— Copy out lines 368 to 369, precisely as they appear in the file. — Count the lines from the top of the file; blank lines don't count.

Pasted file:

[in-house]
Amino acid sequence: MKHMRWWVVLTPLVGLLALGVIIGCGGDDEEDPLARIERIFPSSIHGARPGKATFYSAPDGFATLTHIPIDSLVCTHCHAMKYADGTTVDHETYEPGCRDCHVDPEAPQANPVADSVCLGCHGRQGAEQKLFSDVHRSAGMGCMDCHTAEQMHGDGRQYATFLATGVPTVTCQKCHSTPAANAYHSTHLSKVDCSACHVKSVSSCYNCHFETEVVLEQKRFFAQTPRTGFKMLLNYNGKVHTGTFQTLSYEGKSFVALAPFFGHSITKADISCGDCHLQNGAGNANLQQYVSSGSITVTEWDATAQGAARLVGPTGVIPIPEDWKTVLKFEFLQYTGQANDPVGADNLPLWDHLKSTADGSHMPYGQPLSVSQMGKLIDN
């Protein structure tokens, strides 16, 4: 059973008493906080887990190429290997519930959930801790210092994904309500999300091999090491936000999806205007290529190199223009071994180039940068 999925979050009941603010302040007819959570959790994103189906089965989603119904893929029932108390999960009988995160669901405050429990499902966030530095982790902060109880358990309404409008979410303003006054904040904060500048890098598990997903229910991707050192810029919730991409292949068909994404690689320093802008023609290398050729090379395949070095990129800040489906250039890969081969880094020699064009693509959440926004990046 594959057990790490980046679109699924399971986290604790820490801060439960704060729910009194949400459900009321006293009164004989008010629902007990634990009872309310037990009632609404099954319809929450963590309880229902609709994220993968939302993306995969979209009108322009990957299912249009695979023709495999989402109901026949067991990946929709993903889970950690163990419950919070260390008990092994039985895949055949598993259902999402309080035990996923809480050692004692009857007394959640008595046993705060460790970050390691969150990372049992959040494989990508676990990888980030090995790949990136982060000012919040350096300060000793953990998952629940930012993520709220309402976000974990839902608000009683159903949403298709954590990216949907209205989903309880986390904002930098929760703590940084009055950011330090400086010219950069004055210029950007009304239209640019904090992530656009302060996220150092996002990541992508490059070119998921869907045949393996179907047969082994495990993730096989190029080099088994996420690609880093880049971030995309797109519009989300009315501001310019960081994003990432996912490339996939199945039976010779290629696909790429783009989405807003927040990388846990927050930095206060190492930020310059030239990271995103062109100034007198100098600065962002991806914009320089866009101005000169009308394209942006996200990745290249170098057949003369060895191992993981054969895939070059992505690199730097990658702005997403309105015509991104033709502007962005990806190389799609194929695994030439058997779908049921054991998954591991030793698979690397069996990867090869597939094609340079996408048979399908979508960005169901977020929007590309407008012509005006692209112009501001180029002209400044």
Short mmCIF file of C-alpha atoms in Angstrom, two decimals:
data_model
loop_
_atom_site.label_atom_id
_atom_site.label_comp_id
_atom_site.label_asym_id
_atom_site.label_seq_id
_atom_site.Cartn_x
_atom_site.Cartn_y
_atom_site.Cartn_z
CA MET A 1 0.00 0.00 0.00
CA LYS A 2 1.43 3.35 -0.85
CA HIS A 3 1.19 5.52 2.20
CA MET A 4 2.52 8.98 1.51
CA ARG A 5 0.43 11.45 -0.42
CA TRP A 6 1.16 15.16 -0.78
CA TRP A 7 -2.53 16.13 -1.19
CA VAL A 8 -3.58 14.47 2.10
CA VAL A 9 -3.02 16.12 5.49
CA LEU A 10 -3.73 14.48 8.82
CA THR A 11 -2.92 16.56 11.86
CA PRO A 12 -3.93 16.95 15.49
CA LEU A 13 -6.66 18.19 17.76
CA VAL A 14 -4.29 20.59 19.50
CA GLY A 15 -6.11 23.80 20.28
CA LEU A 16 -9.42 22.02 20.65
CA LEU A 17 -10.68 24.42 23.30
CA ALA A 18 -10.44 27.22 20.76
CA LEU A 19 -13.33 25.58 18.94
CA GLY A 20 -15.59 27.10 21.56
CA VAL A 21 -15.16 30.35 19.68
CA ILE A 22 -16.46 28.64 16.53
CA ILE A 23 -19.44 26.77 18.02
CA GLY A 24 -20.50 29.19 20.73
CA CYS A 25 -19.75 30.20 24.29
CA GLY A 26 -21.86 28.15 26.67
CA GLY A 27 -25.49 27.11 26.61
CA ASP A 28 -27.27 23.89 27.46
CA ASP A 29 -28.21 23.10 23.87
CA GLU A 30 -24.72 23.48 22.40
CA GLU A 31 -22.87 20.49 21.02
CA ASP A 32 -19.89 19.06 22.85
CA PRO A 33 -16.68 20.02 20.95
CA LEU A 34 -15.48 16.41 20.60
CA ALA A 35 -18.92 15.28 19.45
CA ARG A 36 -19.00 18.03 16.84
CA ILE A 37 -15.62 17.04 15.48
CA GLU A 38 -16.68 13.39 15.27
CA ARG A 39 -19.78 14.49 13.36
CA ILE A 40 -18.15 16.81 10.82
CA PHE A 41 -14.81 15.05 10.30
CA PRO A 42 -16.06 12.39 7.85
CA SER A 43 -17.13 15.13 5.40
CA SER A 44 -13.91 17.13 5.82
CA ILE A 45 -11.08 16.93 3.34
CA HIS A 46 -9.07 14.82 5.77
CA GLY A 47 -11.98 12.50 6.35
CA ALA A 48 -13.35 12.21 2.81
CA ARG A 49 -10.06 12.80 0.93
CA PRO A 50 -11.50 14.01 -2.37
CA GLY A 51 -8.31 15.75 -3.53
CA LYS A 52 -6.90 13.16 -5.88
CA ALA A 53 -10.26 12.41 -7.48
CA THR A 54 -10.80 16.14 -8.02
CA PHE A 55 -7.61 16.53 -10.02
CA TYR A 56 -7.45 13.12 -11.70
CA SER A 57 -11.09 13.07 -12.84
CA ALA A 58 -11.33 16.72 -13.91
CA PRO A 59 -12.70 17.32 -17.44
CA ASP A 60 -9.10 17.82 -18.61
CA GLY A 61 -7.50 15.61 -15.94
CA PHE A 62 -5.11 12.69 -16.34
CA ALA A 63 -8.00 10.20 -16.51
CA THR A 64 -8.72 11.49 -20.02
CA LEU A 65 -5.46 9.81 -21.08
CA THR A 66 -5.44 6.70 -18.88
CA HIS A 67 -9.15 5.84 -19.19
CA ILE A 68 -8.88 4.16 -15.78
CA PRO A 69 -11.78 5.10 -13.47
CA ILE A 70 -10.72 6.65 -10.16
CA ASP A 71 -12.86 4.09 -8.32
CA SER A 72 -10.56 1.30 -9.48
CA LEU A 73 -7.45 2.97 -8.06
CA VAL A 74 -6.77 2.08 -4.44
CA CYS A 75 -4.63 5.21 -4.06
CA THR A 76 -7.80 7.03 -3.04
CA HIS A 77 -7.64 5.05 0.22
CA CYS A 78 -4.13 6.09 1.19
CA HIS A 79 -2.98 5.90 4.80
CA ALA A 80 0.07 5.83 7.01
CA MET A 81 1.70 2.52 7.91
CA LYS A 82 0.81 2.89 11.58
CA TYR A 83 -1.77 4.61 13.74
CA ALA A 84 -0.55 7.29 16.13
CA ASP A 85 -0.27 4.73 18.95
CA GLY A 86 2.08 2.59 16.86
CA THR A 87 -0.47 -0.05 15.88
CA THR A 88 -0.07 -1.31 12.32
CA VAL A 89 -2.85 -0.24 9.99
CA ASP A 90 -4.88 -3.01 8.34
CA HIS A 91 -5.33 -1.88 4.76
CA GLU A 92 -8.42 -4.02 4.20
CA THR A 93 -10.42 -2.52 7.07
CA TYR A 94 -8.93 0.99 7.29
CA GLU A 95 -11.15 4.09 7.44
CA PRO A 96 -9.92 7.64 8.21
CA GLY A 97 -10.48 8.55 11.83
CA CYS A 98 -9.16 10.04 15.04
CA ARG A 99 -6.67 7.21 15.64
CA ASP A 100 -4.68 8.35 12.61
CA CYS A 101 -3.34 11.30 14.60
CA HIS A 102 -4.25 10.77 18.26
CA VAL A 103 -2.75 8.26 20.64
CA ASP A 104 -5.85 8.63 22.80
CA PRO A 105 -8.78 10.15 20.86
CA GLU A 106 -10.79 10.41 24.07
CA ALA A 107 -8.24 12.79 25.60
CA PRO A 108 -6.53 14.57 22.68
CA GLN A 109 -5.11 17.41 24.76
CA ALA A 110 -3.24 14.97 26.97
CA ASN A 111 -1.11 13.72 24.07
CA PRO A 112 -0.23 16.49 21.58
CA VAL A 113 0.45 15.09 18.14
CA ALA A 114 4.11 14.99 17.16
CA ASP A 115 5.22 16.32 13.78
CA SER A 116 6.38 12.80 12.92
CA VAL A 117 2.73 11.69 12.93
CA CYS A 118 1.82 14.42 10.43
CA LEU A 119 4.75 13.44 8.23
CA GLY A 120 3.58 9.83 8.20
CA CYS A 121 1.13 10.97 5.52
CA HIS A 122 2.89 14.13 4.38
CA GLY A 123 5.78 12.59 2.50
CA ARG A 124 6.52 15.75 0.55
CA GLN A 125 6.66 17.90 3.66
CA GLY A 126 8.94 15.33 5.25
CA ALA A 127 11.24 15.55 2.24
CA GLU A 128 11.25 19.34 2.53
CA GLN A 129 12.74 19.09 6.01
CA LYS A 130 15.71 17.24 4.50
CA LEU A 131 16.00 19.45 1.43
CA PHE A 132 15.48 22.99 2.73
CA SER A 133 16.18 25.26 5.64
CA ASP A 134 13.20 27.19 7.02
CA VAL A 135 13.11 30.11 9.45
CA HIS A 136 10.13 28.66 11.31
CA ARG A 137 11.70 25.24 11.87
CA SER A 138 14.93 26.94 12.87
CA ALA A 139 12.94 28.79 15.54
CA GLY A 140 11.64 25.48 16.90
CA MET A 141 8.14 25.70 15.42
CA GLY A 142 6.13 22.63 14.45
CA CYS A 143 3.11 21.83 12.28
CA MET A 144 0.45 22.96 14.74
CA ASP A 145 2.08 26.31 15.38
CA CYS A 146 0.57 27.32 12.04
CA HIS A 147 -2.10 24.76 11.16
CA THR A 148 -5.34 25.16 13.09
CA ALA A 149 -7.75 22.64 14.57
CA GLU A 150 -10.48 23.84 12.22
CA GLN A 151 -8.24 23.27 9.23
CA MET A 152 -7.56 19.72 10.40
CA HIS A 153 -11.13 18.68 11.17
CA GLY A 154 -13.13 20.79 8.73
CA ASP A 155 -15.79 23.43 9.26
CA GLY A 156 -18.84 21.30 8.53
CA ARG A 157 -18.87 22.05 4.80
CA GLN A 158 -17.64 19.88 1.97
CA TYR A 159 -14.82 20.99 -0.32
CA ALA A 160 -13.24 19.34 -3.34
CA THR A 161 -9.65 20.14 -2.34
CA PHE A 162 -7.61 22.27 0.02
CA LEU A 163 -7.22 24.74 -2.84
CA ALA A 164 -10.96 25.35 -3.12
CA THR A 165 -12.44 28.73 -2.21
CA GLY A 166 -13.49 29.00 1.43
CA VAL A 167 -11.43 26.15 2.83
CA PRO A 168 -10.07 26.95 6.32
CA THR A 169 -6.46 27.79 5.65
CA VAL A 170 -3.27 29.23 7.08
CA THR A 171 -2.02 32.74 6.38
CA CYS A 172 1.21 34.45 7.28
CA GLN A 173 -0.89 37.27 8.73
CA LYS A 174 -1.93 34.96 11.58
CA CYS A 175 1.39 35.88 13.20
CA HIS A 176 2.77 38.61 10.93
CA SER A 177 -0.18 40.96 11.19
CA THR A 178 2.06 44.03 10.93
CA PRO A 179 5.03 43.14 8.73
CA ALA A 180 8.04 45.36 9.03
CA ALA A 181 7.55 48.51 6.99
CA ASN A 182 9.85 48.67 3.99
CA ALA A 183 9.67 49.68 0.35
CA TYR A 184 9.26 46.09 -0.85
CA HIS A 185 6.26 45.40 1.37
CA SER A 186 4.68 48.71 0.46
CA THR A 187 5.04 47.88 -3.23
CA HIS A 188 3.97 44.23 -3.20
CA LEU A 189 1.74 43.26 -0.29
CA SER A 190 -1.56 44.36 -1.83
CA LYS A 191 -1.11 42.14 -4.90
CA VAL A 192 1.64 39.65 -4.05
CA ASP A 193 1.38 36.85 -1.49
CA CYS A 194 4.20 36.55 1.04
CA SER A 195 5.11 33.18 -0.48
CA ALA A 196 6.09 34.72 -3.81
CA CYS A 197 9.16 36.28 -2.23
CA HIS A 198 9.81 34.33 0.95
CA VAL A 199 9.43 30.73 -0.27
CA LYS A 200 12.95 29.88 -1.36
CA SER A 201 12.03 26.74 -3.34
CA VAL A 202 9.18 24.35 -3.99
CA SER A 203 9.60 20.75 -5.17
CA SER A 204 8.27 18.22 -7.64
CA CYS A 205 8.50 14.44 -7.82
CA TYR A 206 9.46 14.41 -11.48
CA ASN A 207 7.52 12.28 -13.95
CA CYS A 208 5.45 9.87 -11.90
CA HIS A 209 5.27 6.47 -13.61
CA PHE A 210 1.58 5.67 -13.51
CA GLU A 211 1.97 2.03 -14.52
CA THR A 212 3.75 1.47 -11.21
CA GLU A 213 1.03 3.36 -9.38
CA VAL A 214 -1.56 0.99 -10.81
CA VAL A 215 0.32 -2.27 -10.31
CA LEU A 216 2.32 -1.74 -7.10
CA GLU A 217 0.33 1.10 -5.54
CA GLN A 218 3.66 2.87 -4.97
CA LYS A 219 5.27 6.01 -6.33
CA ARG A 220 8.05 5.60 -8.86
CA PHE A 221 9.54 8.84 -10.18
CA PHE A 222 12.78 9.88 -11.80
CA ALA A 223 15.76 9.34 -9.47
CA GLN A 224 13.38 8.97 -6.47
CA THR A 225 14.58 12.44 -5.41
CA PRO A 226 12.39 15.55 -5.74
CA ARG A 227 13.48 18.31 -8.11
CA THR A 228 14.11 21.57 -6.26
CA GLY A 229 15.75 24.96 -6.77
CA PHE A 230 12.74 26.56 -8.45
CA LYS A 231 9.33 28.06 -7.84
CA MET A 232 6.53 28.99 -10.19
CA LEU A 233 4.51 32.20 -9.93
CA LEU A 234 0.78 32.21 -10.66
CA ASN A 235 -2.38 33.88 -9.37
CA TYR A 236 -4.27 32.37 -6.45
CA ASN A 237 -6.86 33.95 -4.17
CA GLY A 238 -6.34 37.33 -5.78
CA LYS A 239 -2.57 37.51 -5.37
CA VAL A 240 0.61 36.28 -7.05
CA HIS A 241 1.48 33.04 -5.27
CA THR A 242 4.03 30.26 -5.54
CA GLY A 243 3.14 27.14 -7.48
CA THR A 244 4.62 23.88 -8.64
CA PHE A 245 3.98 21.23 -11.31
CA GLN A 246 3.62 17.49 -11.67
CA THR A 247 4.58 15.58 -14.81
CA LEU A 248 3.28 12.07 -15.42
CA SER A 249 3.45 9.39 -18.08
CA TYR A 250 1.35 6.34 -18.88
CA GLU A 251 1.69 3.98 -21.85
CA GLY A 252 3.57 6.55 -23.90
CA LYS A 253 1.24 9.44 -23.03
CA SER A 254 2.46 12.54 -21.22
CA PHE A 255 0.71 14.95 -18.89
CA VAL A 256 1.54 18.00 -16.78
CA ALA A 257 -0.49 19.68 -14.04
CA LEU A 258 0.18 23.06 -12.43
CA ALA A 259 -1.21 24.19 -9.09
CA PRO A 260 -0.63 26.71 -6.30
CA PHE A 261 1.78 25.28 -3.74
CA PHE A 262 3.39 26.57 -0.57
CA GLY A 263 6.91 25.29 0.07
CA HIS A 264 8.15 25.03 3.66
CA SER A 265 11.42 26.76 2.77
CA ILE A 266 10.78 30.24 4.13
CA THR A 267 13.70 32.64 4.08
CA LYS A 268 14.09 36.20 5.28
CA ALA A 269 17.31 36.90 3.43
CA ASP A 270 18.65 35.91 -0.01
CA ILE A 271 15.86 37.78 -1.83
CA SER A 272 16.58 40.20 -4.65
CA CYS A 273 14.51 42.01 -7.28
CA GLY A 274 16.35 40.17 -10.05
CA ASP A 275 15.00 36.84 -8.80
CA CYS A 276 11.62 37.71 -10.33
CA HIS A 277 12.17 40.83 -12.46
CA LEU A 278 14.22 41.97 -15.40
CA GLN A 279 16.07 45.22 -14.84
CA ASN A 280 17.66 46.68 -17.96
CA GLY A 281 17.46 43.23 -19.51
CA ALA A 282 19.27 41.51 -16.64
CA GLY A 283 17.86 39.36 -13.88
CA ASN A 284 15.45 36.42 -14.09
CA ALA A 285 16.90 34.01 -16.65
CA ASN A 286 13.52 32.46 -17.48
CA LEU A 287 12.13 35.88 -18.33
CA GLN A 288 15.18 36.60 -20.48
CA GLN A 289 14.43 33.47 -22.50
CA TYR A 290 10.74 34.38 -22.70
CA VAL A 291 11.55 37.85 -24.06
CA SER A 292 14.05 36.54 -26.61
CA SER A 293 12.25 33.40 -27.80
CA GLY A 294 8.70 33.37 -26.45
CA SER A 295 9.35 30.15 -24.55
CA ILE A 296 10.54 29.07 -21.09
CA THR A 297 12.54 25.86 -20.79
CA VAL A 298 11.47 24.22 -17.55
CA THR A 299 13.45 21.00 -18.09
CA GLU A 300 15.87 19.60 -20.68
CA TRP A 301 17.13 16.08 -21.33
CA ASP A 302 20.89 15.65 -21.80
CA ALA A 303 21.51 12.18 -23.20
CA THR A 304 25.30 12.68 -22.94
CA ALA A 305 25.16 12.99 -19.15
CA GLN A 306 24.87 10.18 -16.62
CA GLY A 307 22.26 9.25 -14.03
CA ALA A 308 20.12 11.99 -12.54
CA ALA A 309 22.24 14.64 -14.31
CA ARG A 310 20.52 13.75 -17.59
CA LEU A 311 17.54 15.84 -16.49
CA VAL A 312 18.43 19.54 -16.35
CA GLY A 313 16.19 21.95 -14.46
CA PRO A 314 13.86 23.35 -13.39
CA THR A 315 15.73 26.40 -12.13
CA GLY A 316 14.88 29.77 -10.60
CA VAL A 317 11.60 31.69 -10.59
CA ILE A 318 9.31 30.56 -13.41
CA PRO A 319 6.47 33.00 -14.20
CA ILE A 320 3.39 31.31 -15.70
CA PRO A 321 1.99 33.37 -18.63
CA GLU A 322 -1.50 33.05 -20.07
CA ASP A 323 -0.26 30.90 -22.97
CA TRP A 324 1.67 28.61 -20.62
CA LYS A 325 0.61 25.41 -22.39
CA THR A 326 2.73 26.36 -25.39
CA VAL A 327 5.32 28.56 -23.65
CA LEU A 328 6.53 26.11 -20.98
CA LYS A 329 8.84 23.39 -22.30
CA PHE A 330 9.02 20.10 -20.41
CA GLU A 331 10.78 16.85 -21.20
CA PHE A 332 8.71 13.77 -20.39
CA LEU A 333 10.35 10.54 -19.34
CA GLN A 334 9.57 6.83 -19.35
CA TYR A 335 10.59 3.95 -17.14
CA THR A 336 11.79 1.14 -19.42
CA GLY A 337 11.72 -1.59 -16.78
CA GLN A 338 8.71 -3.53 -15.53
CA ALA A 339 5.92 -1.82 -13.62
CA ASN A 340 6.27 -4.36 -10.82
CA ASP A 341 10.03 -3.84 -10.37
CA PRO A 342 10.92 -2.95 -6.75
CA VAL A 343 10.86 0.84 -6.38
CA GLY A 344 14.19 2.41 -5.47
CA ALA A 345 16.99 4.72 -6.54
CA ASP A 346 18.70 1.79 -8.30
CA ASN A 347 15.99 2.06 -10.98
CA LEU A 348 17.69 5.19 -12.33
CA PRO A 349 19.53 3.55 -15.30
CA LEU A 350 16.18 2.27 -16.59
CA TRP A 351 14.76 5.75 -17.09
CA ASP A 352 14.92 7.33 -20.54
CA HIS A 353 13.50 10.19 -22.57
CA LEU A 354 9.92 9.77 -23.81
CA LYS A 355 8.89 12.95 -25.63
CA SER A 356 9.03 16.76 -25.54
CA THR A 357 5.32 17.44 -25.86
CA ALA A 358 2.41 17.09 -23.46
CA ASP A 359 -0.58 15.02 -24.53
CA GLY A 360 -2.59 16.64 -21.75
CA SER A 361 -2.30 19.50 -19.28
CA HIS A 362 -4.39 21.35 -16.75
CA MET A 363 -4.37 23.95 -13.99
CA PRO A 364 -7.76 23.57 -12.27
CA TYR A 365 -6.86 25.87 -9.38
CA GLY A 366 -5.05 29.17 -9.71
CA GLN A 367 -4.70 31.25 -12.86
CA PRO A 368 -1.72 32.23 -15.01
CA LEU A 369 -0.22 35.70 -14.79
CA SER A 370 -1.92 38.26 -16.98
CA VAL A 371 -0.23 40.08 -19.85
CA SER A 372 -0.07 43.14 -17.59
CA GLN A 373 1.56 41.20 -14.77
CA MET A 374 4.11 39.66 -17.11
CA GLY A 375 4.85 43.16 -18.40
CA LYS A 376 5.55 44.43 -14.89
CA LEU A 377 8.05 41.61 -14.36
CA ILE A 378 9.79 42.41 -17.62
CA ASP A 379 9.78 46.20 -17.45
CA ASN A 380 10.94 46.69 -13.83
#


CA LYS A 355 8.89 12.95 -25.63
CA SER A 356 9.03 16.76 -25.54